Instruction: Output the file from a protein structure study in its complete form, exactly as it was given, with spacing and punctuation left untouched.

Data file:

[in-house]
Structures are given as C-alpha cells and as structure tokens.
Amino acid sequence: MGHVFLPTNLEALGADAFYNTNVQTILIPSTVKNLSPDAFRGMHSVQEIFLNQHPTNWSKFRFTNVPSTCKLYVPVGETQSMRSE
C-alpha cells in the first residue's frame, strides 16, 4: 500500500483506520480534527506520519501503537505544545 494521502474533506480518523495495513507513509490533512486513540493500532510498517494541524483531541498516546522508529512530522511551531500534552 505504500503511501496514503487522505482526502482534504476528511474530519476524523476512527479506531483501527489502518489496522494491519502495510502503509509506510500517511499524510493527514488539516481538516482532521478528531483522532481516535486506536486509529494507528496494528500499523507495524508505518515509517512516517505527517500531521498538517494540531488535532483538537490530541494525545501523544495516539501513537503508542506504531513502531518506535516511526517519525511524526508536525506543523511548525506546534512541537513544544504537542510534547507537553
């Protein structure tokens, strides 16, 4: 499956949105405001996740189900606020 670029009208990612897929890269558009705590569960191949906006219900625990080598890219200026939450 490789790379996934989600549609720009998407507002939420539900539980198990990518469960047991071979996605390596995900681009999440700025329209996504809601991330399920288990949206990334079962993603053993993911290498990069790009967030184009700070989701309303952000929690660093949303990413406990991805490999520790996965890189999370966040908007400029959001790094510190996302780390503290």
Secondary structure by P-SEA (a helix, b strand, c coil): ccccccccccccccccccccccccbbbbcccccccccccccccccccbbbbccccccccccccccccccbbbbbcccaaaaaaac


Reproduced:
[in-house]
Structures are given as C-alpha cells and as structure tokens.
Amino acid sequence: MGHVFLPTNLEALGADAFYNTNVQTILIPSTVKNLSPDAFRGMHSVQEIFLNQHPTNWSKFRFTNVPSTCKLYVPVGETQSMRSE
C-alpha cells in the first residue's frame, strides 16, 4: 500500500483506520480534527506520519501503537505544545 494521502474533506480518523495495513507513509490533512486513540493500532510498517494541524483531541498516546522508529512530522511551531500534552 505504500503511501496514503487522505482526502482534504476528511474530519476524523476512527479506531483501527489502518489496522494491519502495510502503509509506510500517511499524510493527514488539516481538516482532521478528531483522532481516535486506536486509529494507528496494528500499523507495524508505518515509517512516517505527517500531521498538517494540531488535532483538537490530541494525545501523544495516539501513537503508542506504531513502531518506535516511526517519525511524526508536525506543523511548525506546534512541537513544544504537542510534547507537553
């Protein structure tokens, strides 16, 4: 499956949105405001996740189900606020 670029009208990612897929890269558009705590569960191949906006219900625990080598890219200026939450 490789790379996934989600549609720009998407507002939420539900539980198990990518469960047991071979996605390596995900681009999440700025329209996504809601991330399920288990949206990334079962993603053993993911290498990069790009967030184009700070989701309303952000929690660093949303990413406990991805490999520790996965890189999370966040908007400029959001790094510190996302780390503290």
Secondary structure by P-SEA (a helix, b strand, c coil): ccccccccccccccccccccccccbbbbcccccccccccccccccccbbbbccccccccccccccccccbbbbbcccaaaaaaac